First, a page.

If game six of the 2013 NBA Finals between the San Antonio Spurs and Miami Heat is any indication, Thursday night’s game seven may be the most epic NBA Finals game we’ve ever seen. And even if it’s not the all-time most epic, it should at least send the internet world into a frenzy.
That’s the hope, at least, in such an unpredictable NBA Finals, that has seen the Spurs and Heat switch off each games with wins and losses. Actually, now that we think about it, the series has been somewhat predictable, even in it’s own unpredictable-ness. But that doesn’t mean the Spurs will automatically be the next team to win a game in this series. In fact, it’s been 35 years since a road team won a game seven in the NBA Finals, making an NBA Finals pick even harder to predict.
Or would them losing the final game of the series be even more predictable than them winning?
We can’t know for sure. All we do know is that just like game six, it’s an elimination game. Except this time it’s for both teams, and the winner takes home the NBA title. So, will it be the hometown Heat, or the aging, grizzled vets of the Spurs? Let’s take a closer look as we breakdown the matchup to see who might come out on top in Thursday night’s finale:
Why the Spurs Will Win
The Spurs started this thing off with a 1-0 lead in Miami, so why not end it that way, too? You can slam Manu Ginobili for a soft series or Tiago Splitter for his weak vertical, but in the end the Spurs are the more experienced, gritter group. That could actually be what kills them, too, as their chemistry and experience is what makes them so strong, but the age of this group that has been together for so many years is clearly starting to show.
This one isn’t really about strategy so much anymore, though. The Spurs did exactly what they needed to do in game six, but missed free throws and odd strategical decisions ended up costing them the game. This time around, if they want to seal the deal, they need to knockdown free throws and make sure their best players are on the court when it counts.
Tony Parker will have to pick his spots better. He can’t afford another 6-for-22 night. He may need to hit a couple clutch shots, but he will have to defend more and set other players up. Danny Green needs to return to form and hit more than just one three-pointer. Tim Duncan needs to be the Tim Duncan we saw in game six. And Manu Ginobili – he needs to be Manu Ginobili just one last time.
If all of that comes together, the Spurs just might pull off the upset. After all, they already admitted the obvious: there is no game eight. They have to bring their best game, or they’re toast.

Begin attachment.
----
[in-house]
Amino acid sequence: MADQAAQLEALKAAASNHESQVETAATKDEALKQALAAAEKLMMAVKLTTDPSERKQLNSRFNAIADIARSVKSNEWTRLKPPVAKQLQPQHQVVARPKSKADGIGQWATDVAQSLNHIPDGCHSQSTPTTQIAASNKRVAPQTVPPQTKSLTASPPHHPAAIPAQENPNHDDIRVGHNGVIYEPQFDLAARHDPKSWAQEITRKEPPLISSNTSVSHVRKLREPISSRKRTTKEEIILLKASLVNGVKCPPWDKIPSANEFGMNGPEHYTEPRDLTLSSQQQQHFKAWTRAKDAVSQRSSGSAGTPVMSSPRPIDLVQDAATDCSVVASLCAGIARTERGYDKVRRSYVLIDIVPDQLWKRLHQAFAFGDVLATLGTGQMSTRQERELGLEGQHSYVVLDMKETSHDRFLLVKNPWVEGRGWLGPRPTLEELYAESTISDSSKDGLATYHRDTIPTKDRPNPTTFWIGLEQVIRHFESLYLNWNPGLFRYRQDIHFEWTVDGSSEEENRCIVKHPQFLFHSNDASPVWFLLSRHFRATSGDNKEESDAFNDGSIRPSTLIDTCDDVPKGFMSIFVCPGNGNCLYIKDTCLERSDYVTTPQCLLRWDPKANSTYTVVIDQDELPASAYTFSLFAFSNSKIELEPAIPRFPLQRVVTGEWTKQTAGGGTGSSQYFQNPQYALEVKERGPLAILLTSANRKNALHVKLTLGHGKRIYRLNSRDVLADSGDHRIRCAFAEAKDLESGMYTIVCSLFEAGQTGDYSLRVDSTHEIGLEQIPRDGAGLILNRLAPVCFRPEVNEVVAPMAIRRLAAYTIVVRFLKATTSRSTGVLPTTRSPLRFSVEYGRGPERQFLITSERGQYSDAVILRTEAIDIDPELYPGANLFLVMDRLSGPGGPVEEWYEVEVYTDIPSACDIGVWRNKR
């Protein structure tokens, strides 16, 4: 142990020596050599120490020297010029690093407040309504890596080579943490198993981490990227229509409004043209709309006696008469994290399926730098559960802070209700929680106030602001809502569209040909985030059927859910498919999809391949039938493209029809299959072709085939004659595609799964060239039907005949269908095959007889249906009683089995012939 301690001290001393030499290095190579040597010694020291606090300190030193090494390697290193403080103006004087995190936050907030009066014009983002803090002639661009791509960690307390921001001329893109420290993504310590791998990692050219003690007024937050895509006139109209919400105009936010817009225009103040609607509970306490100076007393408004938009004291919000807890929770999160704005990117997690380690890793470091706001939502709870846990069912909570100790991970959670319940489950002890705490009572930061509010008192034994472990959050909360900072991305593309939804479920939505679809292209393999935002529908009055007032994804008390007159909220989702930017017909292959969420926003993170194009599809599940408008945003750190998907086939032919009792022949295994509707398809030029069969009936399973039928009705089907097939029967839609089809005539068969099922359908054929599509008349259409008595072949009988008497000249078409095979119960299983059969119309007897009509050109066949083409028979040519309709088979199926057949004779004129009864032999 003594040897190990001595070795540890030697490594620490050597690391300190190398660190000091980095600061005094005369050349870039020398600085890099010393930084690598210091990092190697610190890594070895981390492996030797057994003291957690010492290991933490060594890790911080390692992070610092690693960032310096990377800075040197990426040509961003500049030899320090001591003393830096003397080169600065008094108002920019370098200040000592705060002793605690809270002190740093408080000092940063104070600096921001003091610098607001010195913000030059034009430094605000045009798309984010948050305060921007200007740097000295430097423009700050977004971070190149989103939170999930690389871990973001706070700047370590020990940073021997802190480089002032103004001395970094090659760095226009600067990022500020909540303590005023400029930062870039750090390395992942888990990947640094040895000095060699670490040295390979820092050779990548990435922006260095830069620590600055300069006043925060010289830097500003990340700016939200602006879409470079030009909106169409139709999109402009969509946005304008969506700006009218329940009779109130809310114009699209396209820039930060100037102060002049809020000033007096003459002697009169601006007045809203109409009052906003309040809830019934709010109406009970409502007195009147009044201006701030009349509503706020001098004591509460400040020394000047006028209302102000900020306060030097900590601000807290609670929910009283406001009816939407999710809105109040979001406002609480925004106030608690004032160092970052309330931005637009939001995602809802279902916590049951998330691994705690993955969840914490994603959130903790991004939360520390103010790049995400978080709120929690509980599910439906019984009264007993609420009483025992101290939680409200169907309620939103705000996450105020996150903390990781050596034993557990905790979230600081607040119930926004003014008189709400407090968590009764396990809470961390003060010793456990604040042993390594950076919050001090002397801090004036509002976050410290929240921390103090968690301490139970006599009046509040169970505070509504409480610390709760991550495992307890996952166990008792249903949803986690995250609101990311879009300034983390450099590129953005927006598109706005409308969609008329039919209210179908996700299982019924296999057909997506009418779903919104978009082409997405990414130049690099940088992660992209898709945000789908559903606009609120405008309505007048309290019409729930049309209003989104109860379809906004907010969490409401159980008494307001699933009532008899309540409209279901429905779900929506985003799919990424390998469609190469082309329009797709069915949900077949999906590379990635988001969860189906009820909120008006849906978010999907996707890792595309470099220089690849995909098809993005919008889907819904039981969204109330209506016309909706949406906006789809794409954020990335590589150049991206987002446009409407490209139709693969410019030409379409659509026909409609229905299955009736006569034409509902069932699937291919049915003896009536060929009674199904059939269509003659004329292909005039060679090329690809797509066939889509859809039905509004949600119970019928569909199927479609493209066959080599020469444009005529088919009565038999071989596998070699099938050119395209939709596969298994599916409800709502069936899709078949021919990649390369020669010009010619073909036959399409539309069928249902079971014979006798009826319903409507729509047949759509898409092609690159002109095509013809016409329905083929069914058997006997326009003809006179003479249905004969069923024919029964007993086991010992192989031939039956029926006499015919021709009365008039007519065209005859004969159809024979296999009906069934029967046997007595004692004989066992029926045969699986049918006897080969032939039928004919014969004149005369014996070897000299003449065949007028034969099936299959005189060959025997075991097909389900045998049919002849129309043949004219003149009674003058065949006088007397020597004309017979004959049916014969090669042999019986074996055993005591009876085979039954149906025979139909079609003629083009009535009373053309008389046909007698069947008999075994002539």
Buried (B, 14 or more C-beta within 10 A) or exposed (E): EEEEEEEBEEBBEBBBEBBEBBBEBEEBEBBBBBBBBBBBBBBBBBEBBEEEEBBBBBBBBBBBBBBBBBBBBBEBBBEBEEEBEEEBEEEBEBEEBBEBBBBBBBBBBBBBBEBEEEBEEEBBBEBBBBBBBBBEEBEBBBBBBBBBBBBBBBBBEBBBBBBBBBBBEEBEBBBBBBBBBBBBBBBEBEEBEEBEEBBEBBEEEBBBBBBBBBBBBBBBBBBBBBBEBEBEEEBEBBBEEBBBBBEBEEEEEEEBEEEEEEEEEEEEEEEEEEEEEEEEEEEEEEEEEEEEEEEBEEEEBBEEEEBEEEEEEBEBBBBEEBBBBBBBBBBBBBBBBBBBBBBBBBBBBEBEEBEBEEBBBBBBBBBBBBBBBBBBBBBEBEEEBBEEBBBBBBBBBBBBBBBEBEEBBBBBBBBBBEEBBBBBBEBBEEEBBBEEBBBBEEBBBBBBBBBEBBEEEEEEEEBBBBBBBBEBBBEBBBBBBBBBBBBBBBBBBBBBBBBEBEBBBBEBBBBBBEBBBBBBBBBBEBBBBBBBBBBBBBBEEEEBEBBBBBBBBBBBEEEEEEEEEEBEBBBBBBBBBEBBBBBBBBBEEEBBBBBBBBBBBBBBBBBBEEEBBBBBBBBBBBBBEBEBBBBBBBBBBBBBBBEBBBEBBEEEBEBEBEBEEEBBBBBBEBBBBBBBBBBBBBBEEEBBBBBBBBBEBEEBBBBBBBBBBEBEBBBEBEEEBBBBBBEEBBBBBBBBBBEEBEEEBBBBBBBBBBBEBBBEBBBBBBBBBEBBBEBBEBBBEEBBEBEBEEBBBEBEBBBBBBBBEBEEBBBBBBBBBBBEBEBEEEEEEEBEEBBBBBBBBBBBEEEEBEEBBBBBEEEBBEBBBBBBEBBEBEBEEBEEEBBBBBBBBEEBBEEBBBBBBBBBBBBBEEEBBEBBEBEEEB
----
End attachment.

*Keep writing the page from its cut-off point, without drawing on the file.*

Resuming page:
Why the Heat Will Win
They’re at home, have the best player in the world in LeBron James and they’re easily the more athletic and explosive team. This series has largely been on runs – who can enforce their will on the opponent in stretches, and for how long. Both teams can play some nasty defense, but Miami’s has been stingier when it’s at it’s best.
As we saw in game six, Miami can coast for three quarters and get away with it. They really only needed one elite quarter of defense, and had they put in the extra effort for two, they probably would have never had the game be in question. That has to be the aim this time around. There is no way Tony Parker plays that bad offensively again, while the Heat also can’t bank on just one trey from a specialist like Danny Green, nor can they assume Ginobili will be as awful as an eight-turnover night again, either.
Beyond the defense, I think the Heat know what they have in their big three, but in all reality, it’s going to come down to LeBron James. Dwyane Wade isn’t himself, and might not be able to be counted on for heavy minutes again. If that means more Mike Miller, then he’ll have to bring his A game, as well.
But what it really comes down to for the Heat is execution and pushing the tempo. If they really put all of their energy into this one, the Spurs shouldn’t be able to keep up with them.
Verdict: Heat 102, Spurs 96
The Spurs are a very good, well-rounded team. They’re extremely effective on both ends of the floor and easily one of the best teams in the league when on top of their game. But on their best day they’re probably not better than the Heat. Miami has been lethargic and complacent at times in this series, and San Antonio’s defense has played a big part in that. However, if the Heat can just remain focused, their superior athleticism should show the world who the best team in the NBA really is. Although I get the feeling we knew that all along.